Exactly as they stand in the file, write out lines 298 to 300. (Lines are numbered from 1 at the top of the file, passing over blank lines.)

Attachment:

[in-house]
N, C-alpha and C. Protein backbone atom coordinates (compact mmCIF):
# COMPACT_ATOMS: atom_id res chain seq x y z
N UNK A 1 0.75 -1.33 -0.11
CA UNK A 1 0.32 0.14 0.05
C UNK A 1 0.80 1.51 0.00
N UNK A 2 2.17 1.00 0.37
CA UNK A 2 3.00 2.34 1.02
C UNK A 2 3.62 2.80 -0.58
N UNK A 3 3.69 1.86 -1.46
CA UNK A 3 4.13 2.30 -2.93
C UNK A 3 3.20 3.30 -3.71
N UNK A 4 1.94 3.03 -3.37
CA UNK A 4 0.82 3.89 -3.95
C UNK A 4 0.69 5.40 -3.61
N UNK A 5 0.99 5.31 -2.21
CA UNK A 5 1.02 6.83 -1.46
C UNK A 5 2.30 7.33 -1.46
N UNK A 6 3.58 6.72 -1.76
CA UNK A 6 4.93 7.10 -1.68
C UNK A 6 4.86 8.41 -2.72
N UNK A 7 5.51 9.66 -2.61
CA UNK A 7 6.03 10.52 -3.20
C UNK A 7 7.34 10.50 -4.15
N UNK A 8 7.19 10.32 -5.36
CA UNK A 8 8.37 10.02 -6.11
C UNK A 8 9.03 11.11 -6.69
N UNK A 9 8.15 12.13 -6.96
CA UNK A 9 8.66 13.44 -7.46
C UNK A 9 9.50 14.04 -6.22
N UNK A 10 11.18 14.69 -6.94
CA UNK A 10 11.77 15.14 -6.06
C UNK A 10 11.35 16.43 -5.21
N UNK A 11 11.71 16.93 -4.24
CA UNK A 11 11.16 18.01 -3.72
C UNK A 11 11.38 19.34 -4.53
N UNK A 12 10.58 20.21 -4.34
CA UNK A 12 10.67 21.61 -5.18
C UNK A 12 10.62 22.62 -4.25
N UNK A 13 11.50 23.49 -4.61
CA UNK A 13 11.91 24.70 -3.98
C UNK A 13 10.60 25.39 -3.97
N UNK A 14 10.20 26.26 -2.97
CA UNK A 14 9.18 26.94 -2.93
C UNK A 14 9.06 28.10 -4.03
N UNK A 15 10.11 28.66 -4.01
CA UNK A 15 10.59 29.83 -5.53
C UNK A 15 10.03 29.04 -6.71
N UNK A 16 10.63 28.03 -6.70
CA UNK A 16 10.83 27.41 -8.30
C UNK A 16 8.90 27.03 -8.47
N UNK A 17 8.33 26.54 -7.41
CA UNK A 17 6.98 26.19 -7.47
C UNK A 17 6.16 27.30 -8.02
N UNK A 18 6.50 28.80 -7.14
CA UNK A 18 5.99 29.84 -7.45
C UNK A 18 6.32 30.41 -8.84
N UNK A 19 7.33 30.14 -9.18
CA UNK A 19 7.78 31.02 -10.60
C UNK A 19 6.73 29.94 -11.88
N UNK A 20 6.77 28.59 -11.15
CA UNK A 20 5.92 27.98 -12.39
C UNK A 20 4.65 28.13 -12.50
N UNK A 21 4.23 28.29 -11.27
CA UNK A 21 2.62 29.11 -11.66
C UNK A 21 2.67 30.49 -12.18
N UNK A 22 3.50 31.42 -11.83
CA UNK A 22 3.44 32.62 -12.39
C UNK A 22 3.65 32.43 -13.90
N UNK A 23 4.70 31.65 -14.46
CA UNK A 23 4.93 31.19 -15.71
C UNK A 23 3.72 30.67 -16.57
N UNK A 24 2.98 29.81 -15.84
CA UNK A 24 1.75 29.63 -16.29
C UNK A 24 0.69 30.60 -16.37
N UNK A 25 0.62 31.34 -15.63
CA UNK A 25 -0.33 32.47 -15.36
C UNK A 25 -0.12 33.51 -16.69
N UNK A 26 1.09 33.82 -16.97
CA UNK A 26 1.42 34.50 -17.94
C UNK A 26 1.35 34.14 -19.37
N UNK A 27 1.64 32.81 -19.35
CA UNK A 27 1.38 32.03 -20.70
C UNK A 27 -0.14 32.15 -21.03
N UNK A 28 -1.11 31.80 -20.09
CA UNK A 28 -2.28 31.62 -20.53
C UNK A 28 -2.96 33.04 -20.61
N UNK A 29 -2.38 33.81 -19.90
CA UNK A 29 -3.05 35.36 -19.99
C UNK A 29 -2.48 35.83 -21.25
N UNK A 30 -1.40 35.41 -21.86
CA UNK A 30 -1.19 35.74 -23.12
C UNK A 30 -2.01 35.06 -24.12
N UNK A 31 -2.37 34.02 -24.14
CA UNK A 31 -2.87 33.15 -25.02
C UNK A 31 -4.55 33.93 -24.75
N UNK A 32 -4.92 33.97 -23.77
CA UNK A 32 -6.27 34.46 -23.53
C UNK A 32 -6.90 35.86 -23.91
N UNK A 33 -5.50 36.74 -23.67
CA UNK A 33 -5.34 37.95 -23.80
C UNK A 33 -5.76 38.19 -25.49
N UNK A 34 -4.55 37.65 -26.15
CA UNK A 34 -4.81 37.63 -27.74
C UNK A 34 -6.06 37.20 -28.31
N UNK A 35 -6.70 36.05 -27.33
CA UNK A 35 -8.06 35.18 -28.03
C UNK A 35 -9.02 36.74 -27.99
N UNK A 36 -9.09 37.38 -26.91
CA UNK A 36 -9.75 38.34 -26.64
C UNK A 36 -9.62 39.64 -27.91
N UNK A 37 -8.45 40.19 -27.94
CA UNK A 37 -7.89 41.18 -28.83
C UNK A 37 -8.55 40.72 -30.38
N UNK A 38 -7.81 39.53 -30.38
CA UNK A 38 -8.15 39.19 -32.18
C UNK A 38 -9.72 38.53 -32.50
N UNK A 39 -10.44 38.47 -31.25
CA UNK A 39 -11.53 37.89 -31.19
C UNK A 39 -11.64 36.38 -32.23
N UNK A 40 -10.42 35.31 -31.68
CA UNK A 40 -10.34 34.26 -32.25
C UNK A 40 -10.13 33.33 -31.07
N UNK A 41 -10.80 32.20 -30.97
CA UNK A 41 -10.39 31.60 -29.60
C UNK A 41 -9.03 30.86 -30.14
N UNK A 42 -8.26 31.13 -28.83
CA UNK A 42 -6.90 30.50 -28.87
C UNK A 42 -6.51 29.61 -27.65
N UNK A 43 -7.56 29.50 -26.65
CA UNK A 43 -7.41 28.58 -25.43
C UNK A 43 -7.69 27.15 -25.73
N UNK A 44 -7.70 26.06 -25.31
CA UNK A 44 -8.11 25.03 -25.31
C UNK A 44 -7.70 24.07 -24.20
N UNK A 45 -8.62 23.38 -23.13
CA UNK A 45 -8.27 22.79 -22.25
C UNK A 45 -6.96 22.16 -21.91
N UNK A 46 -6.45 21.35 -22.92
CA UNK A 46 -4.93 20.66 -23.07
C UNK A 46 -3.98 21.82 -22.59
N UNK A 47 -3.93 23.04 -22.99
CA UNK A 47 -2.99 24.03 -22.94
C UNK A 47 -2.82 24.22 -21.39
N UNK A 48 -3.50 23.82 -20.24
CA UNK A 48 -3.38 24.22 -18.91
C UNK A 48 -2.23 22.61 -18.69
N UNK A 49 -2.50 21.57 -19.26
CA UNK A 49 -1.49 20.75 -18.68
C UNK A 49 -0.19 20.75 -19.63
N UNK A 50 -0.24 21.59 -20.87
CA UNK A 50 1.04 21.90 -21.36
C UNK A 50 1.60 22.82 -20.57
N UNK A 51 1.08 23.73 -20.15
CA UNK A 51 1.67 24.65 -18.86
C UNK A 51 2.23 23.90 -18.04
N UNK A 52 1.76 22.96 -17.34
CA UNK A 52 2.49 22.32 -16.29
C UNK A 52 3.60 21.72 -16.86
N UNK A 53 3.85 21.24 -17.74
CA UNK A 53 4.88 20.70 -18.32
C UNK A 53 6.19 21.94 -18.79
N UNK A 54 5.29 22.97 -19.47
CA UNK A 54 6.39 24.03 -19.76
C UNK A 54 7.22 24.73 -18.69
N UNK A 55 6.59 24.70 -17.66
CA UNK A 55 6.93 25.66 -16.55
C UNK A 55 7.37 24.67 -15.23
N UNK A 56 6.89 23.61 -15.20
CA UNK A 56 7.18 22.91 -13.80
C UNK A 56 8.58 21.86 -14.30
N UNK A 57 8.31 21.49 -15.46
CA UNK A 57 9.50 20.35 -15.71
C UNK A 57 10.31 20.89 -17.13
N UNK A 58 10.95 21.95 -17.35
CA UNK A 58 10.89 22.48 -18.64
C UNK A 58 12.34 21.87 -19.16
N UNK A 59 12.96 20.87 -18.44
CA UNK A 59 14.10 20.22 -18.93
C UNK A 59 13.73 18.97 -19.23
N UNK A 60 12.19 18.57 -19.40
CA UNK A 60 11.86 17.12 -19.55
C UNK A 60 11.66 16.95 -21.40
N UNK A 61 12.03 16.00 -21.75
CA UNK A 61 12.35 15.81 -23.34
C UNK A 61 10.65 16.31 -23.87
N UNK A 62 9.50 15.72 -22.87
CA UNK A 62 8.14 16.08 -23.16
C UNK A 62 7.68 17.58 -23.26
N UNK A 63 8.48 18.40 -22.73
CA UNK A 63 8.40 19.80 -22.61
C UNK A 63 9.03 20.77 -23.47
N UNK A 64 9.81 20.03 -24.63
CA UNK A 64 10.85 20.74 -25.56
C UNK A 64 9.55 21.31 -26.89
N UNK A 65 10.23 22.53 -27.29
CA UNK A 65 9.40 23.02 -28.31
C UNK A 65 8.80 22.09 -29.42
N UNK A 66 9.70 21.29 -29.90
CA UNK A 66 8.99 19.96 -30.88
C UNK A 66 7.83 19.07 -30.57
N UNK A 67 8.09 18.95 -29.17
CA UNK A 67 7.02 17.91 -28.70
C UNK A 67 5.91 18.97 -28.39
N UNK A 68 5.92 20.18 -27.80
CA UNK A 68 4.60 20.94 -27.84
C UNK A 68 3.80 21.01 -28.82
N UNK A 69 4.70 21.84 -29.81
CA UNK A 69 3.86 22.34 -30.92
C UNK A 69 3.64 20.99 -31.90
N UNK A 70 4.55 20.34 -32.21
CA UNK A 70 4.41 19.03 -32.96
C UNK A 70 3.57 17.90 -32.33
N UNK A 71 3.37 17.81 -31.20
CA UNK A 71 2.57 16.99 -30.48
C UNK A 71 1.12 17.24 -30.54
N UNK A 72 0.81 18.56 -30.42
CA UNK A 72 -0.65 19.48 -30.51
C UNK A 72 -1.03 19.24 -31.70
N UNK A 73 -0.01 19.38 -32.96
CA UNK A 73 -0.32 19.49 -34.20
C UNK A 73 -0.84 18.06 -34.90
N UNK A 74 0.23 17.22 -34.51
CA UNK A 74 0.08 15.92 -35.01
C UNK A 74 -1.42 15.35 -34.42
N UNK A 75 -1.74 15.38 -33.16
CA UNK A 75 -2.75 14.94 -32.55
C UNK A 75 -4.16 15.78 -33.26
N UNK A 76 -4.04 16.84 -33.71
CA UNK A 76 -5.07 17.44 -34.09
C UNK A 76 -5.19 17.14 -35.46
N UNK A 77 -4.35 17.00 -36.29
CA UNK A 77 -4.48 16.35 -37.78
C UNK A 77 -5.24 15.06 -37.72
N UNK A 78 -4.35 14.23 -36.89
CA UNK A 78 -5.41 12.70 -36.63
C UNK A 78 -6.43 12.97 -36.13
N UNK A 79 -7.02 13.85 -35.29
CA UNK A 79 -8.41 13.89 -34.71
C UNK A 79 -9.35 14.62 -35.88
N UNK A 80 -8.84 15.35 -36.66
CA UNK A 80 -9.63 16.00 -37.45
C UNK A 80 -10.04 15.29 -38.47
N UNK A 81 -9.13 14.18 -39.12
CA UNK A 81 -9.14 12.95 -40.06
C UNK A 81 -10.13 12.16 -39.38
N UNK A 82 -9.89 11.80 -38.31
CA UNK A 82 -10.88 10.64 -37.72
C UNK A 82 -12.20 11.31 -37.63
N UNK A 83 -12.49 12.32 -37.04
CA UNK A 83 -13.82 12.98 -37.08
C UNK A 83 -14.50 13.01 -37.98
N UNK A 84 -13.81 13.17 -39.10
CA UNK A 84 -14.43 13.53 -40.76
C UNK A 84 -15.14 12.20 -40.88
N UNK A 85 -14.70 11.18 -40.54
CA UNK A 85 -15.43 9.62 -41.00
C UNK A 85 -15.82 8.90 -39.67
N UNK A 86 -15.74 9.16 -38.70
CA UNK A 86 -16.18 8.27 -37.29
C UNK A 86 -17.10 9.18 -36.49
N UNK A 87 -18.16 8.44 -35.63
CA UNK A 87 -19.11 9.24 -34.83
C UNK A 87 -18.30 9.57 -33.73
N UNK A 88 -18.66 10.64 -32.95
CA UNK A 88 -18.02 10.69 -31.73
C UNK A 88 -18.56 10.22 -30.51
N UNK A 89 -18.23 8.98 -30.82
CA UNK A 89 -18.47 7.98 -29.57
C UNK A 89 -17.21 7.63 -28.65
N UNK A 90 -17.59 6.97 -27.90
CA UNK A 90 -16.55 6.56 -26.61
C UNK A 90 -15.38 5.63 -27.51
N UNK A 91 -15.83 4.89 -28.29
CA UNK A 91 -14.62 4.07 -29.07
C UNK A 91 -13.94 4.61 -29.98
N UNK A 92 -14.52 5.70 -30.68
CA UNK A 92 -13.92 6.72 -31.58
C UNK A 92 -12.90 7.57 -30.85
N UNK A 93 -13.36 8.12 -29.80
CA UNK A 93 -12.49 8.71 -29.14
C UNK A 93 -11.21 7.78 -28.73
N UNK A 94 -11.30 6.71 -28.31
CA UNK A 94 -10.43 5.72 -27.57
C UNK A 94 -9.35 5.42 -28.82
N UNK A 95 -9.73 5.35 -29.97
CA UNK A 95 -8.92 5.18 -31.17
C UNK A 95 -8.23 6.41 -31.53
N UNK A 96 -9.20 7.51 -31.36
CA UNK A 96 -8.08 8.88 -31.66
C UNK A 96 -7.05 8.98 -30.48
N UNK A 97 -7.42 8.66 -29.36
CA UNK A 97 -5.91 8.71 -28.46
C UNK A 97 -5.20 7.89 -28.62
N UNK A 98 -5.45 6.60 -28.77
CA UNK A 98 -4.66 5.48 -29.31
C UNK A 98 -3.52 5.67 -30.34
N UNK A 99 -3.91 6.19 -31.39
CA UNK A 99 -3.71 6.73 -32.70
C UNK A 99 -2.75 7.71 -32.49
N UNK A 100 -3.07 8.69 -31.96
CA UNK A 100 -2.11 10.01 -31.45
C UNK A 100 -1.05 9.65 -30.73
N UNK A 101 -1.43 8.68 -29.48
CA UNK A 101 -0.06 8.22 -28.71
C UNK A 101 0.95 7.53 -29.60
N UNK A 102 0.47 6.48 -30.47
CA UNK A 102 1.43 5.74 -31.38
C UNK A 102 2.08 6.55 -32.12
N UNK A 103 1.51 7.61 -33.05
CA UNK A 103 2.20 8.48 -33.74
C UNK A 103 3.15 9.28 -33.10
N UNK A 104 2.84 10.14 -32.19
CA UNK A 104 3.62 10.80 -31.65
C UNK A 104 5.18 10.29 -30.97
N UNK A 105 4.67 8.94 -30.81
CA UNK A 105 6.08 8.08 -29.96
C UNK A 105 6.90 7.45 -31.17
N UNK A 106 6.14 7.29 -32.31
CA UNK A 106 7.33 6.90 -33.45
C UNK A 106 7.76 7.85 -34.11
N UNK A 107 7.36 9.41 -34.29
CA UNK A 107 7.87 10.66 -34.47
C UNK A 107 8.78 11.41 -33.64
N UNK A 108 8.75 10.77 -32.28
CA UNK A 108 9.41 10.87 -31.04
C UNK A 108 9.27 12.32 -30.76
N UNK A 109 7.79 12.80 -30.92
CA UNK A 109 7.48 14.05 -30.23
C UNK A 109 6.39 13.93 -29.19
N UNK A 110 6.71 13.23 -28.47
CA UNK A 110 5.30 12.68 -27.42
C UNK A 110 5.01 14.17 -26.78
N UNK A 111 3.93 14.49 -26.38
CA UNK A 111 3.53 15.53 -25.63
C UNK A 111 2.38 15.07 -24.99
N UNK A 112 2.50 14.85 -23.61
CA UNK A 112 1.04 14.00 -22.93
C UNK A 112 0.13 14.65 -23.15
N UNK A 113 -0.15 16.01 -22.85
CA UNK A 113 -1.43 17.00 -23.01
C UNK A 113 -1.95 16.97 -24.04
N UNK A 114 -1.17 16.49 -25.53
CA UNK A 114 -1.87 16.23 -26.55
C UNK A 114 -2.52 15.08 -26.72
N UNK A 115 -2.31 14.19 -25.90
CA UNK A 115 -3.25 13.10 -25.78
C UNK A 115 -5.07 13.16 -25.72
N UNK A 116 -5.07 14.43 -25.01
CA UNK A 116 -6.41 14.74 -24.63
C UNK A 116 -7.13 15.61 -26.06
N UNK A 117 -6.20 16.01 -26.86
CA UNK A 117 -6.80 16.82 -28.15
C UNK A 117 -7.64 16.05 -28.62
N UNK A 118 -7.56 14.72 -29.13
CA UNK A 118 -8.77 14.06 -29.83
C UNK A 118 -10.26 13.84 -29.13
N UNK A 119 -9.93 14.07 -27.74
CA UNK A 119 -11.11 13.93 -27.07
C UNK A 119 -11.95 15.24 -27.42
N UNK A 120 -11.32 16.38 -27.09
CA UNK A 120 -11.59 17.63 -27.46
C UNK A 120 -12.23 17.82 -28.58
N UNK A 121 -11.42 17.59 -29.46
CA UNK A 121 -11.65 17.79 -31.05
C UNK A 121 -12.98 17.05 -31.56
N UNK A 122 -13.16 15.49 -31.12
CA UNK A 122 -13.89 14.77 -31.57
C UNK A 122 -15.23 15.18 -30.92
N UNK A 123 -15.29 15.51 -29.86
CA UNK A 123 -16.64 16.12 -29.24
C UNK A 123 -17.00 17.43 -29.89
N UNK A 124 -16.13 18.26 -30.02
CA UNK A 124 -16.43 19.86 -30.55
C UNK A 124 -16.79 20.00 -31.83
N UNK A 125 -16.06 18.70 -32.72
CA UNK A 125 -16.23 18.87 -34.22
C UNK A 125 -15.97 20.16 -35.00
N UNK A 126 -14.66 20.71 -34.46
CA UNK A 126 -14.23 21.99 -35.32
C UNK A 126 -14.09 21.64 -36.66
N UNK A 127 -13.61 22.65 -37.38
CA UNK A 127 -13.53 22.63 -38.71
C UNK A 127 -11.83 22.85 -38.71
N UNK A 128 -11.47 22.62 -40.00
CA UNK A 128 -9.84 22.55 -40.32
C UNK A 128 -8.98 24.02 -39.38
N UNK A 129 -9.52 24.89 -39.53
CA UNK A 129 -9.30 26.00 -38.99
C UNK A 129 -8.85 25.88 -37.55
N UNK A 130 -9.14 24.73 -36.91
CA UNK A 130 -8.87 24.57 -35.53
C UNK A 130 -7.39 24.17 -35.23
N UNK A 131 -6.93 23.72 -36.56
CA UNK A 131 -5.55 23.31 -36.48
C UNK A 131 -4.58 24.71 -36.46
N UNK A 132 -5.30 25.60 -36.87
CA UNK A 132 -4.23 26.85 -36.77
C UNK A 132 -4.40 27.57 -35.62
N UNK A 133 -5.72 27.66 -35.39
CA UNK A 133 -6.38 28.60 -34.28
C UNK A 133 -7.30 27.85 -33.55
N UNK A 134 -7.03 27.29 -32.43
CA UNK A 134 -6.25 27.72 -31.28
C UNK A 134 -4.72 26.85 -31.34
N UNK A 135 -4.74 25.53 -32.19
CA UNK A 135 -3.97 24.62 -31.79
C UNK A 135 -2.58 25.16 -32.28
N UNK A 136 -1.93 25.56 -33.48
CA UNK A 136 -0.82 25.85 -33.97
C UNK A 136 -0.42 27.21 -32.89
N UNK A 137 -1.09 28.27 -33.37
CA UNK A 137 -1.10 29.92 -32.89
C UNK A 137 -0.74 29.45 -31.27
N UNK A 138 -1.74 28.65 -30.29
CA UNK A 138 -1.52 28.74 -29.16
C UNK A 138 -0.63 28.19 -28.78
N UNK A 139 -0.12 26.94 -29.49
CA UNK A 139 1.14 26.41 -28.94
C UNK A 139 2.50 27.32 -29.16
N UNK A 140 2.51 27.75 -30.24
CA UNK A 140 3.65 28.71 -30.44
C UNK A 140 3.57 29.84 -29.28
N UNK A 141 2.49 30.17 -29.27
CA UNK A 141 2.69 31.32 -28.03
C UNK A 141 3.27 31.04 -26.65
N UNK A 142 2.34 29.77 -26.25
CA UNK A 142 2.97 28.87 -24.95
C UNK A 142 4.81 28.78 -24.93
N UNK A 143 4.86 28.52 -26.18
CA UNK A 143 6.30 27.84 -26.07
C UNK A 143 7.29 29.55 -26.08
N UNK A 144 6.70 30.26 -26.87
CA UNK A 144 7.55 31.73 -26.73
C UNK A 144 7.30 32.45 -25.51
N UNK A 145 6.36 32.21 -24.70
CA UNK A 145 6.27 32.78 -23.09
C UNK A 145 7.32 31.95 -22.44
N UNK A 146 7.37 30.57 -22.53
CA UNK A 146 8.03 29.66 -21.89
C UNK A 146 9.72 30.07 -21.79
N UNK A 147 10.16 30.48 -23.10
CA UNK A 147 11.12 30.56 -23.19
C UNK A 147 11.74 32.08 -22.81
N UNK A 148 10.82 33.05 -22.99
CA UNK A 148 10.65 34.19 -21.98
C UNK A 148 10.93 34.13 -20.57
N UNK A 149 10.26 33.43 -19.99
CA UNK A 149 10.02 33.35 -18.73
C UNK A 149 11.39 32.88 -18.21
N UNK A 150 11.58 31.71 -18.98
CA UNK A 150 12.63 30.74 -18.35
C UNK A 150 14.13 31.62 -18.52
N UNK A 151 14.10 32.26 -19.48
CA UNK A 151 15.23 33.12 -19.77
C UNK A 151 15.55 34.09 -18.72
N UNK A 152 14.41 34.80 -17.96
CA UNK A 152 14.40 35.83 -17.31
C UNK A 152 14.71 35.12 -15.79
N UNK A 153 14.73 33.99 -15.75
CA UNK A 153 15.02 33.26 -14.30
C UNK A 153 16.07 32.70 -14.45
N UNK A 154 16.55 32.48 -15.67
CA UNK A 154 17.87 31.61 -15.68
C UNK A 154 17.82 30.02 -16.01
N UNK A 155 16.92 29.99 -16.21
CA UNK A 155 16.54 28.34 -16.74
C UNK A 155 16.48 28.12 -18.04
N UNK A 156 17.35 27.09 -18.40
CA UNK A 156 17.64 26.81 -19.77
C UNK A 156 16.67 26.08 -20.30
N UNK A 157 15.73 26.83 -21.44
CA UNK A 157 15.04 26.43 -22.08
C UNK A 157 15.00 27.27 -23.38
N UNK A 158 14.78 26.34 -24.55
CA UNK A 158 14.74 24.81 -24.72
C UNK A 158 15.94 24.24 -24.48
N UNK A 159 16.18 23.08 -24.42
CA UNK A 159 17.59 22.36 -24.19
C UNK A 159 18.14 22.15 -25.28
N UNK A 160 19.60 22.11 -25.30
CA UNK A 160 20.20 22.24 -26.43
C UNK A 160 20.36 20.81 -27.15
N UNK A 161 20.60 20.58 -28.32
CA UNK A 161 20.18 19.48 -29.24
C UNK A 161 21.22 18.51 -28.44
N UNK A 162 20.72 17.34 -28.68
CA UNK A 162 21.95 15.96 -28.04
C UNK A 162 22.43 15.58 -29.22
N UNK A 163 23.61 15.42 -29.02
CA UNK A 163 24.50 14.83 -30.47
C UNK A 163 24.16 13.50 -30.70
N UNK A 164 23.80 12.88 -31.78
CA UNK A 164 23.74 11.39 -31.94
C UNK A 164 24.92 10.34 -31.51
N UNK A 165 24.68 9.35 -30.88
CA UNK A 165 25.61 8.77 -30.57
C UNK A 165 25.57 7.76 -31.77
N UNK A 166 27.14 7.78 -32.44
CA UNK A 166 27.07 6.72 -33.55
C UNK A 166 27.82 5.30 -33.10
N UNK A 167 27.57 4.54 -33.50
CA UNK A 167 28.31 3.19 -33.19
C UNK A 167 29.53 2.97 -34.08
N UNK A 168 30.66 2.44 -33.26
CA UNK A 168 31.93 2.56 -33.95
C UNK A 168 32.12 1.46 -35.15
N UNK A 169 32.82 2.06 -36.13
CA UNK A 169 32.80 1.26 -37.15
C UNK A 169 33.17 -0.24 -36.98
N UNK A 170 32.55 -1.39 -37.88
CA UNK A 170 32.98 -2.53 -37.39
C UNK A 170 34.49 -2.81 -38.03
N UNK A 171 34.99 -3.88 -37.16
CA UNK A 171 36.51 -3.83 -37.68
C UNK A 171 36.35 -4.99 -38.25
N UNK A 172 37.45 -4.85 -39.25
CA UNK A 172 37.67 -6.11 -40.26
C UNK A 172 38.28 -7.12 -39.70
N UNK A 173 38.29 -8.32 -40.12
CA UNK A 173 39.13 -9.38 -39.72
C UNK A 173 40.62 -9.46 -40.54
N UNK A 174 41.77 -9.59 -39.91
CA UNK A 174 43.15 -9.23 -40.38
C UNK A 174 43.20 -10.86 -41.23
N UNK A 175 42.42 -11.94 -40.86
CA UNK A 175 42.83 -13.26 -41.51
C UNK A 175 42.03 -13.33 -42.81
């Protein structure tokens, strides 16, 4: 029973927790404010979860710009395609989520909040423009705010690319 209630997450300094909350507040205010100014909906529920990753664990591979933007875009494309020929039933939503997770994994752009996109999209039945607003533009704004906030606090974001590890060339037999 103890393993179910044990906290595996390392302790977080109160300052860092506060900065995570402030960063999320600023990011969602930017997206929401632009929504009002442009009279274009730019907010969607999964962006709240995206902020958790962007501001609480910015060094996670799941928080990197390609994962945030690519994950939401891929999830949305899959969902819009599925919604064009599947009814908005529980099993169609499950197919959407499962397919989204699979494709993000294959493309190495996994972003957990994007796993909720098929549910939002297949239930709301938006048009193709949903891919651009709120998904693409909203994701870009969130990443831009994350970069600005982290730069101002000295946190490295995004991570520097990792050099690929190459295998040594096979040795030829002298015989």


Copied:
N UNK A 99 -3.91 6.19 -31.39
CA UNK A 99 -3.71 6.73 -32.70
C UNK A 99 -2.75 7.71 -32.49